A "script" does nothing more than run a sequence of ex commands. An "ex command" is what you type when you use
: in Vim. For example
:e file, etc. are all ex commands.
: is not part of the command; it is merely a keystroke to start the command-line mode; you don't always need to include the
:, for example when you chain multiple commands with
| you don't need to repeat the
: more than once. For example,
:write | quit will work fine.
For convenience, the
: may be included though. This aids with copy/pasting and such, but you don't have to. It doesn't matter. In fact, all leading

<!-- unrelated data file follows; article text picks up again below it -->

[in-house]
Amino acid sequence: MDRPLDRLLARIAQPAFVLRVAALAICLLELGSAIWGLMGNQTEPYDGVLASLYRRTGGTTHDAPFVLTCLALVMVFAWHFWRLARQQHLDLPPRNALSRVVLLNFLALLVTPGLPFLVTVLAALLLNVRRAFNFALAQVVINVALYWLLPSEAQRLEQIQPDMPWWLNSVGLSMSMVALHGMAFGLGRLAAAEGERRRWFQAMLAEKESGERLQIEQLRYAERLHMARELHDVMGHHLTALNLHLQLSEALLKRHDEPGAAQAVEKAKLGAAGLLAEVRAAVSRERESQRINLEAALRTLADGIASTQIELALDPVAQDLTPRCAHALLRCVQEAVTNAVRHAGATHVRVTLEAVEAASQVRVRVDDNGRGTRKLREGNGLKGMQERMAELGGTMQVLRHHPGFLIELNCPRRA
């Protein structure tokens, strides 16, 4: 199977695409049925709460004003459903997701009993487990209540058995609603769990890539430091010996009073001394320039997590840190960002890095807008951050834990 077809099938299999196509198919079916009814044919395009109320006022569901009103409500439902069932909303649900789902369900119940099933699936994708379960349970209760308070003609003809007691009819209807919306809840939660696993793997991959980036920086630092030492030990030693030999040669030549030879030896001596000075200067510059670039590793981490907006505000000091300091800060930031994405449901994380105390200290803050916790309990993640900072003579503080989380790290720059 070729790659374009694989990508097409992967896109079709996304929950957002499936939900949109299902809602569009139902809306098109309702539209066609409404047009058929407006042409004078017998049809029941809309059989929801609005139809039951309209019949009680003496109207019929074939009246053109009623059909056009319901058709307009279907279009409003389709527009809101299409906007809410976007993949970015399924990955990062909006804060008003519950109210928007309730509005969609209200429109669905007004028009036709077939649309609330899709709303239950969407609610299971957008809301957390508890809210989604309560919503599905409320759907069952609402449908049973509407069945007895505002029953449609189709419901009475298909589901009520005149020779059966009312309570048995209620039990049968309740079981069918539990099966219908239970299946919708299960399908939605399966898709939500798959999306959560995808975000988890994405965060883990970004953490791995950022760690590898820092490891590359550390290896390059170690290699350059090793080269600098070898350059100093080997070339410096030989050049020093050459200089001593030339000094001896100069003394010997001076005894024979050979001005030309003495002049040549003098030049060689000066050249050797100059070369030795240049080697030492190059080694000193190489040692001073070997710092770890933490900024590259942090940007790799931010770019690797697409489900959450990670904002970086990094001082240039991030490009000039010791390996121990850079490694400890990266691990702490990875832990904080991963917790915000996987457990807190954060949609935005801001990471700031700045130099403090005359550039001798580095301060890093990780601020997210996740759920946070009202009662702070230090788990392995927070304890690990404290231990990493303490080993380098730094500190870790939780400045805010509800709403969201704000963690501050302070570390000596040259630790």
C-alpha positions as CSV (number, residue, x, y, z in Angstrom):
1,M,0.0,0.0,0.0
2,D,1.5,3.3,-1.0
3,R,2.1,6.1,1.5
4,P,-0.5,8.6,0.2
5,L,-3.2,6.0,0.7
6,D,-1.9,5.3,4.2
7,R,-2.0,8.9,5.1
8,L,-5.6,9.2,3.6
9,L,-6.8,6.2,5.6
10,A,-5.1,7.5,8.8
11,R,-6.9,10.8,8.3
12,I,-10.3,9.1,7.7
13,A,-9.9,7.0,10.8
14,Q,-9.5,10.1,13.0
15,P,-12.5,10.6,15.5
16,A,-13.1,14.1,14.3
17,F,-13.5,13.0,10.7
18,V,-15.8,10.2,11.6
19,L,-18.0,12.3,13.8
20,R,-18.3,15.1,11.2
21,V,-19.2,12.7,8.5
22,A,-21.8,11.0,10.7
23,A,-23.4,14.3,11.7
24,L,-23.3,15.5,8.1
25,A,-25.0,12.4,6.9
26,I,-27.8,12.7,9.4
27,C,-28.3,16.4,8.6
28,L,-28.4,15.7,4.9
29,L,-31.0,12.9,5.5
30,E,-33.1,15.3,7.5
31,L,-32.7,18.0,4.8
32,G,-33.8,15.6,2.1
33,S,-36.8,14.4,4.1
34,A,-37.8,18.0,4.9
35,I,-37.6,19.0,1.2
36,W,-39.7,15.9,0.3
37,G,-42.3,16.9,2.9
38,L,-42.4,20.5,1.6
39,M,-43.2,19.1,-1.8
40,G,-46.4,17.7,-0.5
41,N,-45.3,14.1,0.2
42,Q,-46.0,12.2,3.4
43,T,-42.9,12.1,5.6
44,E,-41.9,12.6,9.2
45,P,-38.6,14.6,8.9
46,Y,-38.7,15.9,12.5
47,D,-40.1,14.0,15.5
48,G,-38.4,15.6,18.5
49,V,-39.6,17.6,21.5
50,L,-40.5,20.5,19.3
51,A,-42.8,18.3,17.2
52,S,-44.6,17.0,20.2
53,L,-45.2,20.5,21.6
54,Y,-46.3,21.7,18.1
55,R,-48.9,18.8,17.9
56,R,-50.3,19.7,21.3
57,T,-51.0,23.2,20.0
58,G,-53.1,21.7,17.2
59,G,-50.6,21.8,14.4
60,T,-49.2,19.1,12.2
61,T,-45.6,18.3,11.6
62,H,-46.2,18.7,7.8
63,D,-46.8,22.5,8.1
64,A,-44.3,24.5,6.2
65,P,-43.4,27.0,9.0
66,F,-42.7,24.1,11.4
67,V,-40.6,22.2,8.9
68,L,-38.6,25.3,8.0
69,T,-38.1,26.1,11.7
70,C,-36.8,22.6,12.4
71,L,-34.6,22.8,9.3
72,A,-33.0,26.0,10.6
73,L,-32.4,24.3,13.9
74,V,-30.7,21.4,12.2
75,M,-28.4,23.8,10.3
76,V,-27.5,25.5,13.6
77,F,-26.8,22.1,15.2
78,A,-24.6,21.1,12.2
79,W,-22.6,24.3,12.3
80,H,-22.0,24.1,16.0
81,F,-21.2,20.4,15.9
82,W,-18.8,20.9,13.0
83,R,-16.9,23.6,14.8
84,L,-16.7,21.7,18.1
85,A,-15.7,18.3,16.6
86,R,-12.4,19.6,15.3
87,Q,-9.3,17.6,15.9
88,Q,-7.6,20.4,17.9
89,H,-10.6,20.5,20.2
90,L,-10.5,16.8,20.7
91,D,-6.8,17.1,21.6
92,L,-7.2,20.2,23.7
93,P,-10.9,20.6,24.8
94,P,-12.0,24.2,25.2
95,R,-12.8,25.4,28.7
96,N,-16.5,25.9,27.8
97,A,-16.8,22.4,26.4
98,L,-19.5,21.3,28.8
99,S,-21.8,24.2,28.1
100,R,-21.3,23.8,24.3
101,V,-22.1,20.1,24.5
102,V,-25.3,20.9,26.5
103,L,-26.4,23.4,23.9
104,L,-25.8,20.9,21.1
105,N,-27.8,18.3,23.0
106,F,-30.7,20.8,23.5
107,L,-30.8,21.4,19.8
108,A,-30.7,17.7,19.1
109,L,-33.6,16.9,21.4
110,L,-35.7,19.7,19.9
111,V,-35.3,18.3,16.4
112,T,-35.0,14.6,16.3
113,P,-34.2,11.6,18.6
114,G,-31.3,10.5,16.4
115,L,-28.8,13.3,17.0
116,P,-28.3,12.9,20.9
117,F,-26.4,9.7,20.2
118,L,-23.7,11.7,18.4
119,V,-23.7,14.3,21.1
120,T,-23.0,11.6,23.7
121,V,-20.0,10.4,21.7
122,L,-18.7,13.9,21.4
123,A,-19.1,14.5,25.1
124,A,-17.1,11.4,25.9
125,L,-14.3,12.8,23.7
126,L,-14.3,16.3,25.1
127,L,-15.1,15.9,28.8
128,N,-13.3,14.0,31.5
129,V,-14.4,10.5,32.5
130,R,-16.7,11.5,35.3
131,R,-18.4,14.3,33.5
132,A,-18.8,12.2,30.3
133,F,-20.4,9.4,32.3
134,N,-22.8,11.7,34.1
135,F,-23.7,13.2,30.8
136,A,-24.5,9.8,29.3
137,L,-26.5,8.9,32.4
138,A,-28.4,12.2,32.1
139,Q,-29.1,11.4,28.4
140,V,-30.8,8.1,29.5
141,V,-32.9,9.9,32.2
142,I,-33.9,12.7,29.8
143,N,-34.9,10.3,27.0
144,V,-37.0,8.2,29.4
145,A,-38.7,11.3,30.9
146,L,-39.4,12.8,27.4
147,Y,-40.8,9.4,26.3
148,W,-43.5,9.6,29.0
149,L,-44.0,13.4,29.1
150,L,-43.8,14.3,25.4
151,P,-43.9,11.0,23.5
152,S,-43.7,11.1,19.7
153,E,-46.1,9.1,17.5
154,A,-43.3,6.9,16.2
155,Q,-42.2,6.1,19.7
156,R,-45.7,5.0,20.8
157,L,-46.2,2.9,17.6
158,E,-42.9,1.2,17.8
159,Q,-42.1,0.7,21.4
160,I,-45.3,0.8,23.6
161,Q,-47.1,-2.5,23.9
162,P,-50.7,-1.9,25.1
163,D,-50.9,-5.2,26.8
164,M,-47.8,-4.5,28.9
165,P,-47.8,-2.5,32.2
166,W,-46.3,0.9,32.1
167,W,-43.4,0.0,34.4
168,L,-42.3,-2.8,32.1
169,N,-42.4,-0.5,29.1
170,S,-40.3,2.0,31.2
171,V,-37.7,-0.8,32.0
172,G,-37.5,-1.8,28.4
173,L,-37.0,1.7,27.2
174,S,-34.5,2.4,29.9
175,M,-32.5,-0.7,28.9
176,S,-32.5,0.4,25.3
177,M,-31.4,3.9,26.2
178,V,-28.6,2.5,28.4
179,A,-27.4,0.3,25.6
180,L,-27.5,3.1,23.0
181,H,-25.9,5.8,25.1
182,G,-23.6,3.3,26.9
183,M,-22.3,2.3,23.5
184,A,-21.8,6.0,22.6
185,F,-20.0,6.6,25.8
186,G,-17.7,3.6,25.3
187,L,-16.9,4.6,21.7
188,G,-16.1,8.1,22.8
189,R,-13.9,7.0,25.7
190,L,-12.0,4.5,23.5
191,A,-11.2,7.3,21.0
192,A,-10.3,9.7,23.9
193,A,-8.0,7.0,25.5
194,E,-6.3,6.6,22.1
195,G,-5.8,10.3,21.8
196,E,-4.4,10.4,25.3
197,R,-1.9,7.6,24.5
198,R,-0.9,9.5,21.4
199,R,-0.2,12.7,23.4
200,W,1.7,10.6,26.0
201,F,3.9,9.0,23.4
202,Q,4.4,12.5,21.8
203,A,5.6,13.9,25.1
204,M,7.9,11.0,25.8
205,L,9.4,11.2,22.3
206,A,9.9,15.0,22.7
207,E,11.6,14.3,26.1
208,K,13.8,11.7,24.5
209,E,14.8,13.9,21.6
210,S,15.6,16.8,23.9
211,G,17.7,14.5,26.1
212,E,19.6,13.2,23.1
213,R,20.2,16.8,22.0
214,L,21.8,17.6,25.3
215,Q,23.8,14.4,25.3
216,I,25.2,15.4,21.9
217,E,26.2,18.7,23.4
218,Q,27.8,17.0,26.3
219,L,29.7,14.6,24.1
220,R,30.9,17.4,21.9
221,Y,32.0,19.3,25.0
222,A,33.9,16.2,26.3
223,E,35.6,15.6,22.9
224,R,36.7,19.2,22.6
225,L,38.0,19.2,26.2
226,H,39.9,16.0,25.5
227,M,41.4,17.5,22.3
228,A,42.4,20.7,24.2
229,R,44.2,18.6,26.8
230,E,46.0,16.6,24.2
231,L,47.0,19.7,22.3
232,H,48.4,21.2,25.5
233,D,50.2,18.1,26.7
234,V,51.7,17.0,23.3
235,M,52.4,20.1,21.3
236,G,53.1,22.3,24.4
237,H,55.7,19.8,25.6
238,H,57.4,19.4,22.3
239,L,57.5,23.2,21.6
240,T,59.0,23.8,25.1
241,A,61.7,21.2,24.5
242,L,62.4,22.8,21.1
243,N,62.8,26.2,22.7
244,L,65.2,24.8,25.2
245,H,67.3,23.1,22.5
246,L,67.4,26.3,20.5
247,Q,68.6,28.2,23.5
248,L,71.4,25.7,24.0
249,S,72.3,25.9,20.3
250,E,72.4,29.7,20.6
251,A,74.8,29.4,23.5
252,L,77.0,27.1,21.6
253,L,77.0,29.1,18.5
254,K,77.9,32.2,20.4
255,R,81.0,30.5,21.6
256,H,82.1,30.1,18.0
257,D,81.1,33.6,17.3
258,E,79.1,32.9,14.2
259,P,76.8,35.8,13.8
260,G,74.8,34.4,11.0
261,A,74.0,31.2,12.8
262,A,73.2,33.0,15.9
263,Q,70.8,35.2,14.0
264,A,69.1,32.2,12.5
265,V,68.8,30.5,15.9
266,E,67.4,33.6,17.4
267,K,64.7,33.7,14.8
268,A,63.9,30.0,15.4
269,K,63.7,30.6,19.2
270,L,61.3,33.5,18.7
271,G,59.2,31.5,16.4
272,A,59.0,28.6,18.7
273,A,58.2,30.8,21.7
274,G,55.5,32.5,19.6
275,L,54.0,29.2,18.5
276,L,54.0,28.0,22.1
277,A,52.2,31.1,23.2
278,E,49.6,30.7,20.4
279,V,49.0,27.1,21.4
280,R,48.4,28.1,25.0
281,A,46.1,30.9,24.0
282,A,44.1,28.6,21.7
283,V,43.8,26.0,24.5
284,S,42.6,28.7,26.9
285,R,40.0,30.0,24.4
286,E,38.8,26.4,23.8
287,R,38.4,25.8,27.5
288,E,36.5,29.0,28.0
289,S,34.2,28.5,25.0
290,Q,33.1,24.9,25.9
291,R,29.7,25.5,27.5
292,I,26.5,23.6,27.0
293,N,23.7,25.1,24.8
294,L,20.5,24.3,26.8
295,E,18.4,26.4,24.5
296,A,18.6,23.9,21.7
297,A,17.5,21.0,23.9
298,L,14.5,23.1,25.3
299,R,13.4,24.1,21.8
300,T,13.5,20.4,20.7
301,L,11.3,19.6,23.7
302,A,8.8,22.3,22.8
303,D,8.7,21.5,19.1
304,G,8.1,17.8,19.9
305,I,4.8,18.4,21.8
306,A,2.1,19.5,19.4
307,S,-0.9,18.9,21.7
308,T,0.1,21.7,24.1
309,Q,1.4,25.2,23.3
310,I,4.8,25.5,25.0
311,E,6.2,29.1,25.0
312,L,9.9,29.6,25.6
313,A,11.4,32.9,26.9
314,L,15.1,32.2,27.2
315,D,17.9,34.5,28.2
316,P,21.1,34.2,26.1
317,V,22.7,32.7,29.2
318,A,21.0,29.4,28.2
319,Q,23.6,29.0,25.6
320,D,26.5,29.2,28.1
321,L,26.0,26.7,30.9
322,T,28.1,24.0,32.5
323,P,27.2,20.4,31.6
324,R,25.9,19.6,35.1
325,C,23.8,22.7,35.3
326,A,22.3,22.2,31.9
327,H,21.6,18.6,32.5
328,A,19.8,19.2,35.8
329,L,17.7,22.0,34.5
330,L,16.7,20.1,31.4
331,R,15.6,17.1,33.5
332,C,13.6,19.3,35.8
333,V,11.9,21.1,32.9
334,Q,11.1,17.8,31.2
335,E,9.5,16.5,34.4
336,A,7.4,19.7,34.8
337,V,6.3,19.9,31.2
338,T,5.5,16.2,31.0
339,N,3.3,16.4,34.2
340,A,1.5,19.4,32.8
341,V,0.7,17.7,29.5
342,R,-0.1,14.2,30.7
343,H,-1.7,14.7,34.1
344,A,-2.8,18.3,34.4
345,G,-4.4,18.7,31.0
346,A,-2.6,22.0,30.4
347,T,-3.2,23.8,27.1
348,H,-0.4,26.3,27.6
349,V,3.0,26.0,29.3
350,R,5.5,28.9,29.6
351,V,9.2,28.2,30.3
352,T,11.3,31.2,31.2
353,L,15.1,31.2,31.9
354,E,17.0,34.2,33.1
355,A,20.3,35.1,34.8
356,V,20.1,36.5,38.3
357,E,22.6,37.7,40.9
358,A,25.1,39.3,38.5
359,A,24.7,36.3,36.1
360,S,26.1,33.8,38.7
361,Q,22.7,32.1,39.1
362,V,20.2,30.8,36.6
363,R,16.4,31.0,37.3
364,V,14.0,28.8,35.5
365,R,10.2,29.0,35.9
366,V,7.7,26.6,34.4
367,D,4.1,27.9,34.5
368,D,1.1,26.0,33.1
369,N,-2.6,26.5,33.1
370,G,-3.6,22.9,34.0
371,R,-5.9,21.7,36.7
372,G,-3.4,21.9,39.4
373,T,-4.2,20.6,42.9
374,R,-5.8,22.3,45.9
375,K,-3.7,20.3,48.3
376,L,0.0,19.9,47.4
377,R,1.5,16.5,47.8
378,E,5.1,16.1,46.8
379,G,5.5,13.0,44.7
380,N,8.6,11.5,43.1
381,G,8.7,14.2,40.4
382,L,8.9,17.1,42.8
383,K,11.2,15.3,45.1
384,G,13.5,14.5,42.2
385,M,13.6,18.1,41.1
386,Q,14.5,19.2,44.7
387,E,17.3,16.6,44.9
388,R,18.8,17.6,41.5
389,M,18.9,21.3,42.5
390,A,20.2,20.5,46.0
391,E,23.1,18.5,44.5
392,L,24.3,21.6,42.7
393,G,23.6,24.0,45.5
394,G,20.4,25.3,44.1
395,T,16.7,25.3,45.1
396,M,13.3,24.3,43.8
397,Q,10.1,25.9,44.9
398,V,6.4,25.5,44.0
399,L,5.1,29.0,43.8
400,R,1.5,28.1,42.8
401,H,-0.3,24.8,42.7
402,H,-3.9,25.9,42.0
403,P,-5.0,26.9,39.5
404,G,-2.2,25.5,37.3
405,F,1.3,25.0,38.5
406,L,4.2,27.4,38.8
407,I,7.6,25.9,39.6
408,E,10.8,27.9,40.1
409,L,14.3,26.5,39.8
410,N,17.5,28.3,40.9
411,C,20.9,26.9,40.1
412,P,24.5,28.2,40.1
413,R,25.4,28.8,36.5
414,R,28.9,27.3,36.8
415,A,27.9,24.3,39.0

:s are simply ignored.
:::::::::write are all equivalent in terms of functionality (although obviously not in terms of sanity).
It's often useful to include the
: in documentation to clarify that this is an ex command. For example
w could refer either to
:w or the normal mode command
w to go to the next word.
Note that this applies to everything. Control structures such as
endif are also just ex commands; you can type something like this:
from the Vim commandline just fine; no need for a "script". Vim scripts are very "non-magic" and "non-special"; everything you can do from the ex commandline you can do in a Vim script, and vice versa.